Monday, July 09, 2007

Is Connecticut's Clean Water Fund a Waste of Effort and Money?

A fellow named Grant Weaver, who is president of a company in New London that does wastewater treatment plant operations and c onsulting, says Connecticut's Clean Water Fund results in pork barrel spending that isn't really necessary for treatment plants to do nitrogen removal. Here is part of what he wrote, in yesterday's New London Day:

If not lobby for more money for more equipment, what are the friends of Long Island Sound to do? Short answer: Raise your expectations. Empower wastewater personnel and expect them to be more successful. The results — as I have observed in Norwich, Willimantic, Waterbury, Cranston, R.I., Newport, R.I., and elsewhere — will be dramatic. The people who operate and maintain wastewater treatment equipment convert sewage into clean water. Most are proud of their work. The machinery that Clean Water Funds provide merely processes waste.

One of The Day articles used the Mystic wastewater treatment plant as an example. For years, the facility was not adequately serving the needs of Mystic. Six years of recently concluded planning shows that a $15 million Clean Water Fund expenditure is needed for the Mystic sewage treatment plant “to improve water quality.”

While the experts were doing their planning, the treatment plant staff took it upon themselves to make the facility work better. Today, with little to no investment in new equipment, the Mystic wastewater treatment plant is doing a very good job protecting the environment. This summer's nitrogen discharge is just one-third of last year's. Using the equipment on hand, an educated, dedicated wastewater treatment plant work force made changes. How? Why? Because they stubbornly believed they could.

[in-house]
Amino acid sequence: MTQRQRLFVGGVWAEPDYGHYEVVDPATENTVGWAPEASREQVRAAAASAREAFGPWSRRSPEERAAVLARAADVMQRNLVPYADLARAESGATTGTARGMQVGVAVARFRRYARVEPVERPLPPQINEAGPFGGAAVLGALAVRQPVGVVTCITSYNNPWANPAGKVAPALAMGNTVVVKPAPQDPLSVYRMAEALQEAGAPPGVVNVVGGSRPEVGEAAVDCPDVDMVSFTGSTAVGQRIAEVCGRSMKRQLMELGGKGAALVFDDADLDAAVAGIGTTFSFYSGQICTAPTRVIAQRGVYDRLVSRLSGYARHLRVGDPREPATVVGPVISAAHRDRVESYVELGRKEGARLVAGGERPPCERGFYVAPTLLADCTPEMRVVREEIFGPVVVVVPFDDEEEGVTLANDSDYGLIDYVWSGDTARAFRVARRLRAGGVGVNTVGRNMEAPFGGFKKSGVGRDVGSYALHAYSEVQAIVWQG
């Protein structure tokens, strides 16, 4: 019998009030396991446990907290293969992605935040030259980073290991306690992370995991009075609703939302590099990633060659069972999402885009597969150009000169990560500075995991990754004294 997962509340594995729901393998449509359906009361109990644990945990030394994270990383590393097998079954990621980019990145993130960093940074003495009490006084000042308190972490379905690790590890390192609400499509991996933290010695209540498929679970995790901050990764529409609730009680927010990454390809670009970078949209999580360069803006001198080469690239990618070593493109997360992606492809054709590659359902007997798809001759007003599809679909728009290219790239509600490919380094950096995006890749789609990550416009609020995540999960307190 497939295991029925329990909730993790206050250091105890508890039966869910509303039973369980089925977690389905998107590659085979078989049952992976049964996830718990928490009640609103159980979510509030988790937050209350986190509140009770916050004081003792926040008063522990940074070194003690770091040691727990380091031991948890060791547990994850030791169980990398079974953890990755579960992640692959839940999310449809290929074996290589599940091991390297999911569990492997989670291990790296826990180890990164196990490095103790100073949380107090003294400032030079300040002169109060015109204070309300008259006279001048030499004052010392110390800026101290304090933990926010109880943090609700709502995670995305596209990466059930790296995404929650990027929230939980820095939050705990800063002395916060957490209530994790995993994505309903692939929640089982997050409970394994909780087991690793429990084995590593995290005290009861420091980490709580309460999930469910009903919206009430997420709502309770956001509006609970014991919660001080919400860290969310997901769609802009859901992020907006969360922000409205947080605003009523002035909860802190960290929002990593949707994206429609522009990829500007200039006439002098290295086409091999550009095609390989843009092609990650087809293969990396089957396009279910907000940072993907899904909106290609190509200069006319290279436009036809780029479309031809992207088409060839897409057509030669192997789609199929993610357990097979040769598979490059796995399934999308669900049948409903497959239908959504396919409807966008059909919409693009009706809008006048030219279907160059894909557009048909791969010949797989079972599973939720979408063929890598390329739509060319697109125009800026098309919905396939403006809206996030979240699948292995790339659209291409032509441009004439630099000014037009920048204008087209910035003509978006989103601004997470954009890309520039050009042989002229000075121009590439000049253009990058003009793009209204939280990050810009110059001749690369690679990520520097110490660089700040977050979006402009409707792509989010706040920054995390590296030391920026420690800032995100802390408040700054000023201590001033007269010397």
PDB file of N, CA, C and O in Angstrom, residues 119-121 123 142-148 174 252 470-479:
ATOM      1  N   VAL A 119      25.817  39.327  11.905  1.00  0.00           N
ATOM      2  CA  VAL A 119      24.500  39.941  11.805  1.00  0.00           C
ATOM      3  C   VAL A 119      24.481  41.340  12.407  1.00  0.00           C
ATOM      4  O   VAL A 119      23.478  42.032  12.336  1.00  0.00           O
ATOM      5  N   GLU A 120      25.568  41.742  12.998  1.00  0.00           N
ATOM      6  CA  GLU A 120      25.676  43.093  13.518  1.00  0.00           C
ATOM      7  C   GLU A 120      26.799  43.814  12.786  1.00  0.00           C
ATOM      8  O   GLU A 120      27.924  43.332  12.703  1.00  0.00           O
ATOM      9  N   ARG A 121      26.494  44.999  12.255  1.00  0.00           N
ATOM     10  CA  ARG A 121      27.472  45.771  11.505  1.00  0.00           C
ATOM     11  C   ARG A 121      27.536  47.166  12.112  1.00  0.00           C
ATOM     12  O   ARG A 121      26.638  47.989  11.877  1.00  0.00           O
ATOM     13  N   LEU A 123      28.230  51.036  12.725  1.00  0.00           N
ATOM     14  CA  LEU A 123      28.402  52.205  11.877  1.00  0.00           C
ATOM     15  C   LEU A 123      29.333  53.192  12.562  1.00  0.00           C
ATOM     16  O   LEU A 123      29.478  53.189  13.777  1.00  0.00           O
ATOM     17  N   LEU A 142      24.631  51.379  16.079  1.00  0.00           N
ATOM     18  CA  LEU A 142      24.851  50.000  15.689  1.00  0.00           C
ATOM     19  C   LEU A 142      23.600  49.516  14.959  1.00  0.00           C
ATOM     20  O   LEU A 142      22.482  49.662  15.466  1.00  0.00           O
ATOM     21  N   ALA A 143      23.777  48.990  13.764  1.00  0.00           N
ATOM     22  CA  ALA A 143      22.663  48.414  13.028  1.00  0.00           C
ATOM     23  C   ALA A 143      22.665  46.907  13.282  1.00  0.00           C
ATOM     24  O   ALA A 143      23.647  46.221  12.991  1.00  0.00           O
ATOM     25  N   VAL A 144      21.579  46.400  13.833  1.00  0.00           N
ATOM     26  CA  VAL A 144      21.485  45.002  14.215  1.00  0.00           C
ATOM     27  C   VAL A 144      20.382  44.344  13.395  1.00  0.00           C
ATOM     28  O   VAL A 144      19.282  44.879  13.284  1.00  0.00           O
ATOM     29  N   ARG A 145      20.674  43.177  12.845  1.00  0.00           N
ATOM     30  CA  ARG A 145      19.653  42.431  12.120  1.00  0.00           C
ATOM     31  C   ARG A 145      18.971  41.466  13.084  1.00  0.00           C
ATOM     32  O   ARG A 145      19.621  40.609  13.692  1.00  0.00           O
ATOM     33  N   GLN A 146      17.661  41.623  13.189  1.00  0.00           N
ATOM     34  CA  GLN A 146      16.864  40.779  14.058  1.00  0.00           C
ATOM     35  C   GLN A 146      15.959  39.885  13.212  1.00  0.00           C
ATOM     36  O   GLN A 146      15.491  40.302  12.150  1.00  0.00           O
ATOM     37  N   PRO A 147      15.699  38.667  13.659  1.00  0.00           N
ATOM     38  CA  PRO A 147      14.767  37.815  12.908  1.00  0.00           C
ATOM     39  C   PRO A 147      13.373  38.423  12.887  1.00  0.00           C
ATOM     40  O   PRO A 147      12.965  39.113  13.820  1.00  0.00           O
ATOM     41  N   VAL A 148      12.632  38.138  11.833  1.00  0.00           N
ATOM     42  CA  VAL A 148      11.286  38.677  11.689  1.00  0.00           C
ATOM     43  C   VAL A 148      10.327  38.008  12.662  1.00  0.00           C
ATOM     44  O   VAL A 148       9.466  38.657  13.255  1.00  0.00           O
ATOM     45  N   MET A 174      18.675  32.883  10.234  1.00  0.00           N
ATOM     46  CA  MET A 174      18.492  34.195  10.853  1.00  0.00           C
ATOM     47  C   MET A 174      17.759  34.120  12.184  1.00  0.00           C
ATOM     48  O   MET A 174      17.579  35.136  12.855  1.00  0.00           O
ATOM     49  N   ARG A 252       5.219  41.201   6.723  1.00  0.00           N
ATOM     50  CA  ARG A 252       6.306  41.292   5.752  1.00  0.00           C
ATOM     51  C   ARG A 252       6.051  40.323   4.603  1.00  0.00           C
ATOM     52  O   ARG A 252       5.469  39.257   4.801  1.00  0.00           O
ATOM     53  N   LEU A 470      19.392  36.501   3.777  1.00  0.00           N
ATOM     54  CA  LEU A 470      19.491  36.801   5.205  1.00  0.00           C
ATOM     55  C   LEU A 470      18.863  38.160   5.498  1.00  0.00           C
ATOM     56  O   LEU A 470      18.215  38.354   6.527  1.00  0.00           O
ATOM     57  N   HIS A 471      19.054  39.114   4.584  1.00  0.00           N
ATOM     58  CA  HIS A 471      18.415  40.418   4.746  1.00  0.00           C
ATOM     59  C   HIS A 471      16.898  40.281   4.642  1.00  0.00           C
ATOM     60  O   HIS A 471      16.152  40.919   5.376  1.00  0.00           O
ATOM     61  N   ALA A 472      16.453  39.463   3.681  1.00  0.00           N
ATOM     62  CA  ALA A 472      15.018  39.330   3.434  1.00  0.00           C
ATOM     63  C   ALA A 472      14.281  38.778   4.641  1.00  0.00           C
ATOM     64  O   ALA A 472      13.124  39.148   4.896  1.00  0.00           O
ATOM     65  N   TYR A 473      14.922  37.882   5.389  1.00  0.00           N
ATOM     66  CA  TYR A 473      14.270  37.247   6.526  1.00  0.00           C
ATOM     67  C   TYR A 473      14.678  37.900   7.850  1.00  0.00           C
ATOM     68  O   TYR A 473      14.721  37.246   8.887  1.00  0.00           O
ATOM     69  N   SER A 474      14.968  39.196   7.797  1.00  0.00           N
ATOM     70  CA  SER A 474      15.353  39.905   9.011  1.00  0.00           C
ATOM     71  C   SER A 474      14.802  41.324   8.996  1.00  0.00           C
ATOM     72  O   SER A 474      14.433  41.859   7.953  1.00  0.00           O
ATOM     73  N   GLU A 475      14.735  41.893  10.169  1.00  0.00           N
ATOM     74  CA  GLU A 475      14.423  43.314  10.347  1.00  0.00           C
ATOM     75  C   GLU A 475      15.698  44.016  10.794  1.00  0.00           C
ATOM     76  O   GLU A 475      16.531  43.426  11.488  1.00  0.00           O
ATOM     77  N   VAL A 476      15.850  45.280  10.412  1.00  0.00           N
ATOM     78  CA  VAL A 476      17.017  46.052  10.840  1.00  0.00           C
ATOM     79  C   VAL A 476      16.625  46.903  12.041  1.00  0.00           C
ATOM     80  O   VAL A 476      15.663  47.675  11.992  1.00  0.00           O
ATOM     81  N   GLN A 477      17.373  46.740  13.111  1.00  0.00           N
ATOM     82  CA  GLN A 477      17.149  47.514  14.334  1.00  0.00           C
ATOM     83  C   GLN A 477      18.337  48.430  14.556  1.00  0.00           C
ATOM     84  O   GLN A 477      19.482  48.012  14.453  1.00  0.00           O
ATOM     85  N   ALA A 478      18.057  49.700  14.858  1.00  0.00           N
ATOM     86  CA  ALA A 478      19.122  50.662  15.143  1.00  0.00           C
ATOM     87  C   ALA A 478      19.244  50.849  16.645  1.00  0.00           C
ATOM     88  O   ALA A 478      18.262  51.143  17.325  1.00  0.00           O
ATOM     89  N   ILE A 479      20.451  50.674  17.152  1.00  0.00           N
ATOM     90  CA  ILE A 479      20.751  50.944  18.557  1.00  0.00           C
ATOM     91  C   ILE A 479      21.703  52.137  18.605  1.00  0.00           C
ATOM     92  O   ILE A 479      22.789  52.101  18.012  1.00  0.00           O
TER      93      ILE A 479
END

The Mystic story has been repeated elsewhere. Six years ago, a minor investment in the Willimantic wastewater treatment plant provided the equipment for that facility's staff to bring the nitrogen discharge under state requirements. No Clean Water Funds were used.

Michael Gerardi, Penn State University professor and author of “Nitrification and Denitrification in the Activated Sludge Process,” is working with the Farmington wastewater-treatment-plant staff to reduce the release of nitrogen at little to no capital expense. His work is not complete, but the early efforts are encouraging. Because he has been successful at dozens of treatment plants around the country, I am confident that he and the Farmington treatment plant staff will, before the end of summer, reduce the nitrogen to state guidelines.

Unfortunately these are the kinds of assertions that I'm in no position to contradict or confirm. But perhaps someone in the Connecticut DEP or at Connecticut Fund for the Environment has an opinion on it?

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1 Comments:

Anonymous robert said...

Its very hard to judge the accuracy of Mr. Weaver's claims because no specifics were provided. For example:

"Using the equipment on hand, an educated, dedicated [Mystic] wastewater treatment plant work force made changes. How? Why? Because they stubbornly believed they could."

I guess its sort of like when Wendy learns to fly. But its that Pixie Dust I want to hear more about.

Seriously, there are many improvements a wastewater treatment plant can achieve by tweaking the existing facility. But in the case of nitrogen removals down to the levlels required by the LIS TMDL, often capital improvements are
needed.

If Mr. Weaver claims substantial capital improvements are not needed to reduce nitrogen discharge to the mandated levels at any of the treatment plants now discharging to the Sound, he is wrong.

5:34 PM  

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